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In conversation with wedding designer Devika Narain

IMG-20170414-WA0023Devika Narain never imagined she would enter the wedding business. After majoring in English Literature, she went on to work at CNN- IBN, only to realise that mainstream journalism wasn’t for her. Craving to indulge her creative side, she wound up with a job in a wedding design company, and that’s where she found her calling.

She launched Devika Narain & Co. three years ago. Hers is far from a textbook fairytale approach to weddings. “We believe in the real celebrations that are worth remembering for a lifetime. We design for the eclectic bride, the one who is not afraid to open her hair and dance at her own party. It’s about experiences, and not just spaces, for us,” she tells Aashni + Co in an exclusive chat. Read on for ace wedding advice, and all about Devika’s recent wedding as well.


Boutique hotels vs five-star properties—what’s your take?

The psychology of space has always intrigued me. Different spaces invoke different feelings, and that is the core of good design. Boutique properties are great for intimate weddings, service is more personal and the hotel becomes an extension of the family home. Five star hotels are great for weddings with large guest numbers with multiple venues and staff equipped to handle the pressures of a wedding. A sense of what you would want the guests to experience defines this choice.


Intimate vs larger than life—how does one pick a side or balance the two?

For the last decade, weddings have been about showmanship, grandeur and have had a theatrical essence to it. I have seen the shift in focus from grand to weddings the make-you-feel-good weddings.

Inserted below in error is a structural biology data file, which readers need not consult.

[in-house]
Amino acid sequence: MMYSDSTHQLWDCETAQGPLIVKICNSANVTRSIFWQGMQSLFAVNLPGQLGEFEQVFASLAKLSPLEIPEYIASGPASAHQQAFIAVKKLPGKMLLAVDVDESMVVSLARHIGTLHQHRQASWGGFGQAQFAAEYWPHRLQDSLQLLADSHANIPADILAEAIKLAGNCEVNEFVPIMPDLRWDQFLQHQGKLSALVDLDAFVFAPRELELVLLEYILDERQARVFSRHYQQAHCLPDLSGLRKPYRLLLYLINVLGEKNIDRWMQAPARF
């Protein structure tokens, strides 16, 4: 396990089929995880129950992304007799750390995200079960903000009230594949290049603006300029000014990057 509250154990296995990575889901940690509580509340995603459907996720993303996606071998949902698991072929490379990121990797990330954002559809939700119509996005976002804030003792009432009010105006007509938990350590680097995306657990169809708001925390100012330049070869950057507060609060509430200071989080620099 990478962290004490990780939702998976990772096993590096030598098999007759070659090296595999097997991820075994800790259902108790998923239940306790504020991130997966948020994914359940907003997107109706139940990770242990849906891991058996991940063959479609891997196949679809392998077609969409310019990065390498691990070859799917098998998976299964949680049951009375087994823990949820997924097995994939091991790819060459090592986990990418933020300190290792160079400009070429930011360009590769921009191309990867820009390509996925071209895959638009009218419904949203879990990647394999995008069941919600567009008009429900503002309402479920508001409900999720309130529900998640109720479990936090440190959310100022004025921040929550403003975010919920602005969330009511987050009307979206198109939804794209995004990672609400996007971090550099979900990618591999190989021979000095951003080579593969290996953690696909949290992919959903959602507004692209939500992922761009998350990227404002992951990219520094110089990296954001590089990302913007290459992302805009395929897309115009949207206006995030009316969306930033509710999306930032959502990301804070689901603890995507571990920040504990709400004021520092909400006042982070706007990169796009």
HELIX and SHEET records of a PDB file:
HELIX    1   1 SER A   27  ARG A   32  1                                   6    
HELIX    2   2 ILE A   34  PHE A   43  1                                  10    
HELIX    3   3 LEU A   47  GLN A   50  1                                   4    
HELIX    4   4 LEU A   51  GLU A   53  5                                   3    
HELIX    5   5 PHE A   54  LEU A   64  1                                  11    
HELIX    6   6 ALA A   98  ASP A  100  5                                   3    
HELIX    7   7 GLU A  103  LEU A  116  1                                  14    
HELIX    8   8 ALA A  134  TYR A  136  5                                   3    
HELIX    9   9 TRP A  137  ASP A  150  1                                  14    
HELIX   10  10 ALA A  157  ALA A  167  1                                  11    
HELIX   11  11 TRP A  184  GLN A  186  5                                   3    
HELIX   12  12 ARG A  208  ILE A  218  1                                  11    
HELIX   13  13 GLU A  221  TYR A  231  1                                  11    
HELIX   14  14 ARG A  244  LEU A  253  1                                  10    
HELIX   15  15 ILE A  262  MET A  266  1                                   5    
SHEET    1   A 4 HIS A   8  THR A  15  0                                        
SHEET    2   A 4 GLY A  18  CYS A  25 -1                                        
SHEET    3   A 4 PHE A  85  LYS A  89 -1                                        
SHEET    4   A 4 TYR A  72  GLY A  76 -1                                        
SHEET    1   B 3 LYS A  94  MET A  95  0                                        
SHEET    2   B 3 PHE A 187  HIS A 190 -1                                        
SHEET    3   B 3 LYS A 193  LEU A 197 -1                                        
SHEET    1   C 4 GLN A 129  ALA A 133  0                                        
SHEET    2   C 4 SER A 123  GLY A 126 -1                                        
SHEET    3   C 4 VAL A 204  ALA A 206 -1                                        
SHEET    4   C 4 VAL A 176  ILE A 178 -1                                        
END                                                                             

Upasana + Paul, 2016 (37)

The essence is now on how guests feel, what they do and how their overall experience is. I believe the focus of a wedding should be on family—it is the only time multiple generations of a family are together and that should drive the ethos of a celebration.


The best way to balance it out is to choose which functions to make personal and which ones to celebrate with your extended circles. Smaller ceremonies followed by larger dinner ensures you have the best of both worlds.


Destination wedding vs marrying in your hometown—how can one decide?

You need to answer three simple questions, to make this decision:

  • Will your hometown be able to accommodate the number of guests you are looking at? Are there sufficient resources to provide for a wedding in your hometown?
  • What matters more to you? Some destinations help in recreating family homes (Like Kumarkom did for Sylvie and Aaron), while some are a great excuse to take your entire family on a holiday.
  • Are you up game to handle the logistics of a destination wedding? Destination weddings require a lot more recces, time and logistics than a local wedding.

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Which are the most popular wedding destinations for 2017-18? What about the ones that are best avoided?

As much as I adore Rajasthan, I love that families are experimenting and willing to travel for weddings. The fact that weddings are being viewed as holidays for the family has made the process of choosing a destination so much more exciting. The backwaters of Kerala, desert destinations like Jaisalmer and Bikaner, spas like Sukhvilas and the hills (Mussourie and Shimla) are great to host weddings.

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Europe has now become more accessible for Indians than ever before. Budapest is cheaper than Thailand, Greece and Italy are both beautiful and have fabulous food, the Middle East has treasures like Jordan and Muscat, and these are playing host to some beautiful weddings. I am thrilled to see weddings move away from Goa and Thailand.